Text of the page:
This type of contract is common for NFT transactions. Written in code embedded by the blockchain, they include the terms of the contract within the NFT itself. The code is often programmed to start automatically when a set of predefined conditions have been met. Smart contracts are stored on the blockchain, so their details cannot be deleted or altered.

Smart contracts are self-executing: this means that no action is required after the contract has been triggered. A real-world comparative example is a vending machine that dispenses a snack when the correct amount of money is paid in.

Can smart contracts be trusted

Many people view smart contracts as a way of increasing the speed and efficiency of transactions, as the automated process provides certainty to the parties and avoids error in execution of the contract. There are questions around enforceability, as very little case law or legislation covers the issue of smart contracts.

In theory there is no reason why smart contracts cannot be legally binding if the usual key elements are present:

  • offer
  • acceptance
  • consideration
  • intention to create legal relations

The Law Commission concluded in 2021 that ‘the current legal framework in England and Wales is clearly able to facilitate and support the use of smart legal contracts’. The related document includes a useful summary of different types of smart contracts.

As with any contract, all involved need to understand the terms they’re agreeing to. With smart contracts, there could additionally be conflicts between the terms of the smart contract and the standard terms and conditions of the particular NFT marketplace. It’s important to understand all the implications – it could affect things like copyright ownership in a physical work connected to an NFT.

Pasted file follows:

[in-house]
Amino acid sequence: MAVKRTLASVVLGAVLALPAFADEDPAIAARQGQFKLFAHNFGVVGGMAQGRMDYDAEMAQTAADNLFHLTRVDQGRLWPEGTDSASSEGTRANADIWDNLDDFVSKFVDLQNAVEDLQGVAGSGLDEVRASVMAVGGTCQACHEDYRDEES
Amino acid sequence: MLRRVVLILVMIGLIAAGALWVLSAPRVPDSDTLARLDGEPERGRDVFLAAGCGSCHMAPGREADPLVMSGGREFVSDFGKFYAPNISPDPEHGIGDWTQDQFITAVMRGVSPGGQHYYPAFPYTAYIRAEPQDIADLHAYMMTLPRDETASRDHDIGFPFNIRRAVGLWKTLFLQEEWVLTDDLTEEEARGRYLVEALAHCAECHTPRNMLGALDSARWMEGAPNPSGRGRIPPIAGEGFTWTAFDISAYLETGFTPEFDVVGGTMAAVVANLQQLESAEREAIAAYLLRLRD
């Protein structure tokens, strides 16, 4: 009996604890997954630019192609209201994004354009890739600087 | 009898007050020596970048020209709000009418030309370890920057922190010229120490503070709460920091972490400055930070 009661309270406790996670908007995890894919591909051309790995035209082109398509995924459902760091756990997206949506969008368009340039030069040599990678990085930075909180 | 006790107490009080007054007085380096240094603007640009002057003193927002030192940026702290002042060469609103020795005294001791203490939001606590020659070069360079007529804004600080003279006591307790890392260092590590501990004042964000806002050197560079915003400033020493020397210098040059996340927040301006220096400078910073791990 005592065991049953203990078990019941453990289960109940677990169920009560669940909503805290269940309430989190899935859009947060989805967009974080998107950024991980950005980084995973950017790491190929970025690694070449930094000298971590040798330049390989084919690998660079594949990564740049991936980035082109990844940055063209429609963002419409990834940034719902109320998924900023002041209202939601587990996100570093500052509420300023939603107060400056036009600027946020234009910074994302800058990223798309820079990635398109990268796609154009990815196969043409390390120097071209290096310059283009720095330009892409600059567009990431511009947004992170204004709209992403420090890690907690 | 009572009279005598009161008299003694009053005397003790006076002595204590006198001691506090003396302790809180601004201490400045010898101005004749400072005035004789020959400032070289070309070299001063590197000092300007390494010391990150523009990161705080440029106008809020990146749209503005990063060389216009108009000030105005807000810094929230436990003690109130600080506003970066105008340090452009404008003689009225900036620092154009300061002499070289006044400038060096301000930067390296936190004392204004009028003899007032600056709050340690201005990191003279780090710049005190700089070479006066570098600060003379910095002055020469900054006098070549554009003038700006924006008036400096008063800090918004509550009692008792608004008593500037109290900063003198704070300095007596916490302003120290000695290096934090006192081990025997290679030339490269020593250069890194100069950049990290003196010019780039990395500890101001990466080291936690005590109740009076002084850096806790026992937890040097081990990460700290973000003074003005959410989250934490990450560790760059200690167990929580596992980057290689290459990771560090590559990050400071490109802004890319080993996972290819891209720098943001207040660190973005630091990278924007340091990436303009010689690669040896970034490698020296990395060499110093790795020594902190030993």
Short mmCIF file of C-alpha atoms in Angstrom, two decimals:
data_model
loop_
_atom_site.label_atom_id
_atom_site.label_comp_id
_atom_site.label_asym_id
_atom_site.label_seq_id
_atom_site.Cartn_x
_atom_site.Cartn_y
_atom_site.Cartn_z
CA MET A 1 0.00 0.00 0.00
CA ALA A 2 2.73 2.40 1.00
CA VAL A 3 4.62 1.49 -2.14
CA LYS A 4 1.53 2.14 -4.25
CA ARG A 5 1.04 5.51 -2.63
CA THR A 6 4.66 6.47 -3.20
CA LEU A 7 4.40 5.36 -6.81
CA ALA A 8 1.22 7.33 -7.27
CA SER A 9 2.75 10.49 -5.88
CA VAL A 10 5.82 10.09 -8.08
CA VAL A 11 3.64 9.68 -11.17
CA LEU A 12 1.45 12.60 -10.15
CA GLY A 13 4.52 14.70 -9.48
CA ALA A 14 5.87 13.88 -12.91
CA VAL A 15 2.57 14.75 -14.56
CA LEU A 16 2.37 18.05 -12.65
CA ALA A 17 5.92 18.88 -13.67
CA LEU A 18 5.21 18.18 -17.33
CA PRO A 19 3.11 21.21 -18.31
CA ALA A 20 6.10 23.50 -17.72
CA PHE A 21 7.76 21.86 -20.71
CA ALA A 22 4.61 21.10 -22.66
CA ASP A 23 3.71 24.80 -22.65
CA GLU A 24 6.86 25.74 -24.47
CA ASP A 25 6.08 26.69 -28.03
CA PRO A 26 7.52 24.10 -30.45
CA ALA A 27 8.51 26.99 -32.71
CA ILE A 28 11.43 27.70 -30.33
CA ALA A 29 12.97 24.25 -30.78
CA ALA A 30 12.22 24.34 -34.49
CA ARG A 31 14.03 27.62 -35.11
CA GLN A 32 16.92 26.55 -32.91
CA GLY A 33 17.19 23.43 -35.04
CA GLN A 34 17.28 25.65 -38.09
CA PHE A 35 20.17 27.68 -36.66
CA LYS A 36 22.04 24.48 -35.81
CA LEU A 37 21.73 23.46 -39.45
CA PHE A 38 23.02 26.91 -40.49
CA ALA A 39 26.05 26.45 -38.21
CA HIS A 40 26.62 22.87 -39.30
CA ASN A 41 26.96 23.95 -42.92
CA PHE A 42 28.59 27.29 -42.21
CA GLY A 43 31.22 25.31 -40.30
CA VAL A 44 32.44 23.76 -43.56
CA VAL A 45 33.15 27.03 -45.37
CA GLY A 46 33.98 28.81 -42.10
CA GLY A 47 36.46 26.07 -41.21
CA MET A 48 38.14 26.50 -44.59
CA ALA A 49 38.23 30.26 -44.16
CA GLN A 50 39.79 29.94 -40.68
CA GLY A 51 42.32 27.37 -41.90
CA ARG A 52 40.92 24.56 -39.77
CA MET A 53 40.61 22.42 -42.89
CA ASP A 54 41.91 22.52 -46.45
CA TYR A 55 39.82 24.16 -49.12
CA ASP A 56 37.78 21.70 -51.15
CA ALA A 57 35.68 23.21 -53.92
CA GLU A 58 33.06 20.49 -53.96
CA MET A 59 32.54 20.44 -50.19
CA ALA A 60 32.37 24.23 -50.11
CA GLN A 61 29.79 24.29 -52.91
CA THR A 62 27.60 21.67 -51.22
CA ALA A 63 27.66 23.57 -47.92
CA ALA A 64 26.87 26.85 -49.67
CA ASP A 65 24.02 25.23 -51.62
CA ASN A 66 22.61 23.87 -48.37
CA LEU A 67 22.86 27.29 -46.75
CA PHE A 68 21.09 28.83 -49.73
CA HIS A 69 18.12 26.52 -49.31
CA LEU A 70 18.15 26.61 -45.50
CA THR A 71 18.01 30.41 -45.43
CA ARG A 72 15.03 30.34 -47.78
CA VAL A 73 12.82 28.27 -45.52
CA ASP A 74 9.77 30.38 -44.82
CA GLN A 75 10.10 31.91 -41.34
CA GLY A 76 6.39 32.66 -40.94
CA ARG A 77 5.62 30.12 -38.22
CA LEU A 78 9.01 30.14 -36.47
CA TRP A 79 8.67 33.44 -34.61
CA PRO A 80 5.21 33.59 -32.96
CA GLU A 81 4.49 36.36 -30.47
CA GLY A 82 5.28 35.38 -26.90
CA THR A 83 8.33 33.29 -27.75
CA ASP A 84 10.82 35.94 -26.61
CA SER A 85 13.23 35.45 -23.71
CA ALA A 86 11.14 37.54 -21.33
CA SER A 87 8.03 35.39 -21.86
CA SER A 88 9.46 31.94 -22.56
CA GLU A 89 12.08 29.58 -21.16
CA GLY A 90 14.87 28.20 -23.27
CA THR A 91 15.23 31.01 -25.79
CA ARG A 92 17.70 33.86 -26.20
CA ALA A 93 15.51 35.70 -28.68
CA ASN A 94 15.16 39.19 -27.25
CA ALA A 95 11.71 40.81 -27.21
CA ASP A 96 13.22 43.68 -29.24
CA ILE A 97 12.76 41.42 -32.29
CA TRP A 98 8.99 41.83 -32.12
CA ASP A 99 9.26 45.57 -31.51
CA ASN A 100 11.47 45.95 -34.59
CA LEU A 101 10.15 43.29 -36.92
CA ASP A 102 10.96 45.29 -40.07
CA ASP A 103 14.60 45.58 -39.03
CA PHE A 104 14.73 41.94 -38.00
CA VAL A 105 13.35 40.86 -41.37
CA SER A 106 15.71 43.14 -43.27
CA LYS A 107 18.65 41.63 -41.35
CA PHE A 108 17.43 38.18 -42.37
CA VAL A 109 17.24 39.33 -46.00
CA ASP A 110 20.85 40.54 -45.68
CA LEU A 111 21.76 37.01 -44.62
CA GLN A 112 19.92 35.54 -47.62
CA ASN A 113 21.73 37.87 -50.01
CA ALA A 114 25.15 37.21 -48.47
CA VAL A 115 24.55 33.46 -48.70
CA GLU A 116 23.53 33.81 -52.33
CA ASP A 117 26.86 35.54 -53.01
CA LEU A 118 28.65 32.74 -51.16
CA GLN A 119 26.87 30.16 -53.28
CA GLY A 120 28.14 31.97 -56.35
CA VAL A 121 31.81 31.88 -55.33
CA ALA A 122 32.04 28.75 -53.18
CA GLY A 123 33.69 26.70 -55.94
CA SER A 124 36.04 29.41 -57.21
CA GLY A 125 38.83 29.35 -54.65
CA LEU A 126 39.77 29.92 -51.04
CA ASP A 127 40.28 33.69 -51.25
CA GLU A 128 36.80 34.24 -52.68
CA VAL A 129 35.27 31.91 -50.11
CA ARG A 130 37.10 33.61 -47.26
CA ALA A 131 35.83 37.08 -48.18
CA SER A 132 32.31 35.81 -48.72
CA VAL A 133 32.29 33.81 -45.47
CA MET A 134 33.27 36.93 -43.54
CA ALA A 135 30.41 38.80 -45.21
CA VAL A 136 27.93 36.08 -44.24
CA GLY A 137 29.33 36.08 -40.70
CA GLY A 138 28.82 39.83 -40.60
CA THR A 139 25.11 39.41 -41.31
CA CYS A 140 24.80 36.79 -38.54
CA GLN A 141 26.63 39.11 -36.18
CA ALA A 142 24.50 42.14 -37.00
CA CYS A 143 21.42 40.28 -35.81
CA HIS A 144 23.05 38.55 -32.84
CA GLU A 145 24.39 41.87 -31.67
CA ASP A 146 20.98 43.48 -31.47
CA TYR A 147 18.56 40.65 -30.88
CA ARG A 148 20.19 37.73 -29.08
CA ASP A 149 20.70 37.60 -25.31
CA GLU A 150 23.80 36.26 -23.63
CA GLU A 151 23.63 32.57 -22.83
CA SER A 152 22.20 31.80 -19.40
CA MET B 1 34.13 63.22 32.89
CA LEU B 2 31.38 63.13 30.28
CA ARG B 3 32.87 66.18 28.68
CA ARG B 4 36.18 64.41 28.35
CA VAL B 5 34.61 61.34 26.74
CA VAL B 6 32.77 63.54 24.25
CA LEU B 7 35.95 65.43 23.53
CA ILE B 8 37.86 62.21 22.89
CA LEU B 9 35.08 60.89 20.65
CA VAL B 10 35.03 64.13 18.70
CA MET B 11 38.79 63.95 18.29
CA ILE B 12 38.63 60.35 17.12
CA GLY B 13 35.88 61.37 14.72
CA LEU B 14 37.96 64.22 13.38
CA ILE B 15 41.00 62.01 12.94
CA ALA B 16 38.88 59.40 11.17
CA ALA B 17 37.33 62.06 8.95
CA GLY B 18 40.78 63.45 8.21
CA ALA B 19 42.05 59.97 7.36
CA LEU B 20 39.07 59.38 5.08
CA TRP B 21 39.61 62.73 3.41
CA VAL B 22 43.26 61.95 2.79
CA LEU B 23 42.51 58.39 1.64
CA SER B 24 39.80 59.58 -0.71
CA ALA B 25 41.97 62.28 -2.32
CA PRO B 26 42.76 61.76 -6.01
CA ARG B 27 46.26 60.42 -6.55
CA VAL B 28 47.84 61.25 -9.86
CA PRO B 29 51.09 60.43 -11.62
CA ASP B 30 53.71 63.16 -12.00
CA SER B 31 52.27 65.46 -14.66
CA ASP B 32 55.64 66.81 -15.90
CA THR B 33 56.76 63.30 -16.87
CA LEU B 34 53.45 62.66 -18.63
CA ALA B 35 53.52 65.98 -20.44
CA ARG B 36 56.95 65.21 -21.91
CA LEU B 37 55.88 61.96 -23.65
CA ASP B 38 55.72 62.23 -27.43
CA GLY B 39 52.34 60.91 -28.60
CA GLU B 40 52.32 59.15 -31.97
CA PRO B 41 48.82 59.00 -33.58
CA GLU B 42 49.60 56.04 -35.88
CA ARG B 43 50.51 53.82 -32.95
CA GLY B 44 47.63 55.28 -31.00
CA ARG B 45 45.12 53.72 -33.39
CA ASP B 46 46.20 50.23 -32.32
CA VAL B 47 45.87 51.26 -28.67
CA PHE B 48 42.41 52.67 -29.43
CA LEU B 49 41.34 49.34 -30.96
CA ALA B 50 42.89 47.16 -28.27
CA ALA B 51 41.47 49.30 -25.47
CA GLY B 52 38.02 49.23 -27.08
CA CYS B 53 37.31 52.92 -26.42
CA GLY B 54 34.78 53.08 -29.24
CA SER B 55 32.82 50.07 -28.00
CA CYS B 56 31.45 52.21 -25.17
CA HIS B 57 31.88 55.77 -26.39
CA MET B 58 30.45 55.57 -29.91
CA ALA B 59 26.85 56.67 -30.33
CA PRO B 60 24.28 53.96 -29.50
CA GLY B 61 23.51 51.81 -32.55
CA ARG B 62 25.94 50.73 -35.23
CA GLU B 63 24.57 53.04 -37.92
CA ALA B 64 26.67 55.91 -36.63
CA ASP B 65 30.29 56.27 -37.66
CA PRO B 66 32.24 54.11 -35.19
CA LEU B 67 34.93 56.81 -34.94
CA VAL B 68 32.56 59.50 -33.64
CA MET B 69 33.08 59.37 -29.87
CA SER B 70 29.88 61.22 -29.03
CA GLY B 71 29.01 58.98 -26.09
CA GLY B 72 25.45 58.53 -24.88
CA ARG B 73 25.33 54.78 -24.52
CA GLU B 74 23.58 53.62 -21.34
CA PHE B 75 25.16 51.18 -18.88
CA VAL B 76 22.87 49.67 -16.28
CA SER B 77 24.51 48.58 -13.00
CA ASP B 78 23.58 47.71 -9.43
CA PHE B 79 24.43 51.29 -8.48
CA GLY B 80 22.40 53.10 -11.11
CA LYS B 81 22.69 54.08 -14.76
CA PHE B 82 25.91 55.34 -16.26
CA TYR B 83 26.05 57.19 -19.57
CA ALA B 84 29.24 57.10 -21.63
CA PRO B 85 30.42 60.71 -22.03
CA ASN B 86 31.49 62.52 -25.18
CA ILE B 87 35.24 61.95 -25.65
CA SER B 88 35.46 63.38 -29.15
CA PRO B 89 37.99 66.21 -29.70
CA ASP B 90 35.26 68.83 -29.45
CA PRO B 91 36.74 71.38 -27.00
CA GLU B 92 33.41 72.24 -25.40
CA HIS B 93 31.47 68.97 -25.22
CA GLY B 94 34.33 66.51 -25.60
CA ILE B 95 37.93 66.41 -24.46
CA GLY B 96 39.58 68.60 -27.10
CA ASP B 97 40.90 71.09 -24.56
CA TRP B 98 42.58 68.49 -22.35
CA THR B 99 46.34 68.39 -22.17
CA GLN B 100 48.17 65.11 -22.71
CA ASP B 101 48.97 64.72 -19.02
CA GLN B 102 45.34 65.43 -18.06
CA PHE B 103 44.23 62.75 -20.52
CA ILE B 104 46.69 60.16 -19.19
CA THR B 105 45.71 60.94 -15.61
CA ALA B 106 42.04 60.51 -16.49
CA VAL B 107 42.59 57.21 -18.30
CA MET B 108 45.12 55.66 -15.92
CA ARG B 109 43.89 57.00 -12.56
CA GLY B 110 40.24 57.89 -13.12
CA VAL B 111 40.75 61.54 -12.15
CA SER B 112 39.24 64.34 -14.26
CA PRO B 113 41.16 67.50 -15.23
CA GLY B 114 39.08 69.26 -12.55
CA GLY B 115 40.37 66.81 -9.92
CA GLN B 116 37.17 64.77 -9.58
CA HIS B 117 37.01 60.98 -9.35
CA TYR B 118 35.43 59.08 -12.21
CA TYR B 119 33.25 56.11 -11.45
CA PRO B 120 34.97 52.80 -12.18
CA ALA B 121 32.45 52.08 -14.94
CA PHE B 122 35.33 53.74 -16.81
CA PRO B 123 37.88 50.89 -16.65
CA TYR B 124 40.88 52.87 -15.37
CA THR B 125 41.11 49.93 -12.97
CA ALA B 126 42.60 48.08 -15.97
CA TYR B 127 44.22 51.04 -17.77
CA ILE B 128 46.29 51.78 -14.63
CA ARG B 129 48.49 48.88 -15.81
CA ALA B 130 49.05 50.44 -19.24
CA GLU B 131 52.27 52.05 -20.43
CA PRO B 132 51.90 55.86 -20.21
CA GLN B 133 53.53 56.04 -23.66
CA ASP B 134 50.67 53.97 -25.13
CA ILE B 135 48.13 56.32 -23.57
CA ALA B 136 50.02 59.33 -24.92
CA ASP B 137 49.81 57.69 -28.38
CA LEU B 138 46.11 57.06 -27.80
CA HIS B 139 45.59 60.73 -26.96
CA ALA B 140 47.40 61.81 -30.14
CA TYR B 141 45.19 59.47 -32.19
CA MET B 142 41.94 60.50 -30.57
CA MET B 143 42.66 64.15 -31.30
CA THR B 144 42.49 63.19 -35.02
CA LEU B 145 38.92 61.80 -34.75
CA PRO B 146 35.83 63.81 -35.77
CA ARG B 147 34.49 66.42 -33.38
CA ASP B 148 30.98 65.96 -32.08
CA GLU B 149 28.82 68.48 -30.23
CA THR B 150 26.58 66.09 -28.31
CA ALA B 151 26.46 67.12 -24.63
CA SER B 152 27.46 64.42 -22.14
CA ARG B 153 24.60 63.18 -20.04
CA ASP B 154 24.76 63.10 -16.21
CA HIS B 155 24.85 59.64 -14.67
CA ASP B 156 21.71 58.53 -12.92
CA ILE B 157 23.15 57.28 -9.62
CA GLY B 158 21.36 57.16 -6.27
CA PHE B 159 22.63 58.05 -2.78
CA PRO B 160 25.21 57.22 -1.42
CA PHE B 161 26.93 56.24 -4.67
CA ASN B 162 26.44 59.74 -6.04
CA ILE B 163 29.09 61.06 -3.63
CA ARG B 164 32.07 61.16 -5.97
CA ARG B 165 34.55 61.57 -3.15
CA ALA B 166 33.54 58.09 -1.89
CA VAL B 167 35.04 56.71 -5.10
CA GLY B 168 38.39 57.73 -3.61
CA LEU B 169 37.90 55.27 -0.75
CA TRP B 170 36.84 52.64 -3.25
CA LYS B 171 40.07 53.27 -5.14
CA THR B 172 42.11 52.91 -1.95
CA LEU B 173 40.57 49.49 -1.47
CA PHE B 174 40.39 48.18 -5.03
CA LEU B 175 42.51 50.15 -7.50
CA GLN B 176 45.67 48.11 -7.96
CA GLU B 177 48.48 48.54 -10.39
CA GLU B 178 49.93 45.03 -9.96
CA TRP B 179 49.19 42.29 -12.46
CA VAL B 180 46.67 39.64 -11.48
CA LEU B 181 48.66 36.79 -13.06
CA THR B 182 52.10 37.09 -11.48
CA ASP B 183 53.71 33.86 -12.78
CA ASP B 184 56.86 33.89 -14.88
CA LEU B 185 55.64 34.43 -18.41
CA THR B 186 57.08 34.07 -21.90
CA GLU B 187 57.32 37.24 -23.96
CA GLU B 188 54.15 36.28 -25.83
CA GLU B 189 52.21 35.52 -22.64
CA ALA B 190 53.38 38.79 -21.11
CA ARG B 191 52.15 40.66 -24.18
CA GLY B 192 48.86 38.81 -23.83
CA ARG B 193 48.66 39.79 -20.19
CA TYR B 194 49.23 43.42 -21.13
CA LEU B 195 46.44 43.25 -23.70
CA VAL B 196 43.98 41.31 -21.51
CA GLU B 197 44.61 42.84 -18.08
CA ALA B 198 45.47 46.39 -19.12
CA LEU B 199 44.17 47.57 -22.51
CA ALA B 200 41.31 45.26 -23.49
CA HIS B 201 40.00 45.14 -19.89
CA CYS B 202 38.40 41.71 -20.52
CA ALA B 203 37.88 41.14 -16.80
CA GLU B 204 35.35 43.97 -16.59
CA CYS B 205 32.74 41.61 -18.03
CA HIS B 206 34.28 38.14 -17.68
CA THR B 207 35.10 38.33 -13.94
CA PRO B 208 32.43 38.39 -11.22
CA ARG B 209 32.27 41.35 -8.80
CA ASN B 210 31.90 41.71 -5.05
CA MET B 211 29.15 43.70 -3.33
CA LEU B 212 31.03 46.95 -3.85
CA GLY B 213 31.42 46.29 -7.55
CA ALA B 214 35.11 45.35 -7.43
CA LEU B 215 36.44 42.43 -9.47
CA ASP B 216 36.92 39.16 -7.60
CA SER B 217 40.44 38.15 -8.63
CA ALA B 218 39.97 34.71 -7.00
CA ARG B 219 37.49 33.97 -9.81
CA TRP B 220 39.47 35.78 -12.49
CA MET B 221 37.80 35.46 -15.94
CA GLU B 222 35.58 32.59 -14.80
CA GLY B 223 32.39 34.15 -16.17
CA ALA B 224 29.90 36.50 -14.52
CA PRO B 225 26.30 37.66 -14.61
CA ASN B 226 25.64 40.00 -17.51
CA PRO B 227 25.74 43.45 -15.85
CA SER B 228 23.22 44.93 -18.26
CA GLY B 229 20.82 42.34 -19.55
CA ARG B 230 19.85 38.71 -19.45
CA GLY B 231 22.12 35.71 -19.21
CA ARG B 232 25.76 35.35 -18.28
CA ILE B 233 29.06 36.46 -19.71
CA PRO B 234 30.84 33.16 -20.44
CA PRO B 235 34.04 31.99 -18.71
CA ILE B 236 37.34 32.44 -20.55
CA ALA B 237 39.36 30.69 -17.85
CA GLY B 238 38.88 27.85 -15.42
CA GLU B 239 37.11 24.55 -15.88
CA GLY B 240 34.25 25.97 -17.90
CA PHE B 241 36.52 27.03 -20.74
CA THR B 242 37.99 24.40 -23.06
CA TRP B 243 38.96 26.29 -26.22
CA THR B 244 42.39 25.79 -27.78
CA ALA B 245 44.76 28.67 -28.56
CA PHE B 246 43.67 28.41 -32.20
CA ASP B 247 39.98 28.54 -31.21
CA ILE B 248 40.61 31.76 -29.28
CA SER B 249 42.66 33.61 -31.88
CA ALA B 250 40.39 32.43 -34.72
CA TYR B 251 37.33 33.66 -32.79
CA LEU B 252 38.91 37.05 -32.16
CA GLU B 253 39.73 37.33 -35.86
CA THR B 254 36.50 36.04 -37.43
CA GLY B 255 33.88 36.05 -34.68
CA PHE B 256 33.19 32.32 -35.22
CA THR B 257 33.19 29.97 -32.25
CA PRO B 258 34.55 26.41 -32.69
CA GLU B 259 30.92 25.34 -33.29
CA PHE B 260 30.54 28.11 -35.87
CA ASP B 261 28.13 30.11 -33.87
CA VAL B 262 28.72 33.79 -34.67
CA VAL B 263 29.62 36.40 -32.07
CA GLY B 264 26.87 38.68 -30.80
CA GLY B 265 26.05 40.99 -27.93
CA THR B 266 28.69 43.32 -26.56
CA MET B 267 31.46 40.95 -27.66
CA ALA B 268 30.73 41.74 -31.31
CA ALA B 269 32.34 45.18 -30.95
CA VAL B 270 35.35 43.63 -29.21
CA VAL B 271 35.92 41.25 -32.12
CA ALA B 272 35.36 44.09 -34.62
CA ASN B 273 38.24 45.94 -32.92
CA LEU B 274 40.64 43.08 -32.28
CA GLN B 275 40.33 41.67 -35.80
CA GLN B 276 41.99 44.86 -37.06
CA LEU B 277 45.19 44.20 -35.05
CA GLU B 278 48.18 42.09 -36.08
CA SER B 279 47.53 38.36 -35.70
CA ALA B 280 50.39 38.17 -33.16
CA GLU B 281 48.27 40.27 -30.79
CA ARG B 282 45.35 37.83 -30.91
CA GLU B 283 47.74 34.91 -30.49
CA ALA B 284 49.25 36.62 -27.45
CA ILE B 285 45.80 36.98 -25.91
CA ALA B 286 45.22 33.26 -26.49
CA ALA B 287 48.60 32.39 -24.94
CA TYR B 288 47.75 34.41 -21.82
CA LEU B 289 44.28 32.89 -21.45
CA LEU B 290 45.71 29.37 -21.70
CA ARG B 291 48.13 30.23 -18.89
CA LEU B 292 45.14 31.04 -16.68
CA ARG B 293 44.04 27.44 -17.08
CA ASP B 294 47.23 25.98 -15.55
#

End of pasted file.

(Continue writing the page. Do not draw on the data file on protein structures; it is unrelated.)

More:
Read about the Law Commission’s findings on smart legal contracts

Legal status of an NFT

Owning an NFT represents ownership of a digital file. Ownership is made legally binding through a smart contract, which outlines terms and future trading or resale of the works.

IP, copyright and moral rights

Intellectual property laws like copyright and moral rights apply to NFTs in the same way as for physical works.

Protecting your rights

If someone else creates an NFT using one of your works, claiming the work as their own, this may infringe your copyright and your moral rights.

Find out what to do about copyright infringement

Notice and takedown procedure

Most NFT marketplace platforms operate a notice and takedown procedure for requesting removal of infringing content from their platforms. The procedure is usually described within each platforms’ terms and conditions. They usually include the contact details for submitting takedown requests.

Reproduction by the copyright owner

Creating and selling an NFT connected to a work does not prevent the artist or creator from continuing to make and sell physical prints of that work, if they still own the copyright. But this could change if copyright is transferred when the NFT is sold.

Be aware of:

  • the terms in smart contracts
  • the standard terms and conditions of NFT marketplaces – these may affect copyright

If copyright is transferred when a physical work is sold, the buyer could legally reproduce the work, as well as create an NFT connected to it, without the artist or creator’s permission, if the agreed sale terms:

  • include passing copyright to the buyer
  • did not include restrictions specifically preventing them from creating an NFT

Your moral rights may still need to be considered, for example, the right of attribution.

Learn more about moral rights


The content of this article is not intended to be applied to individual circumstances. It is not legal advice, and is not a substitute for independent legal advice.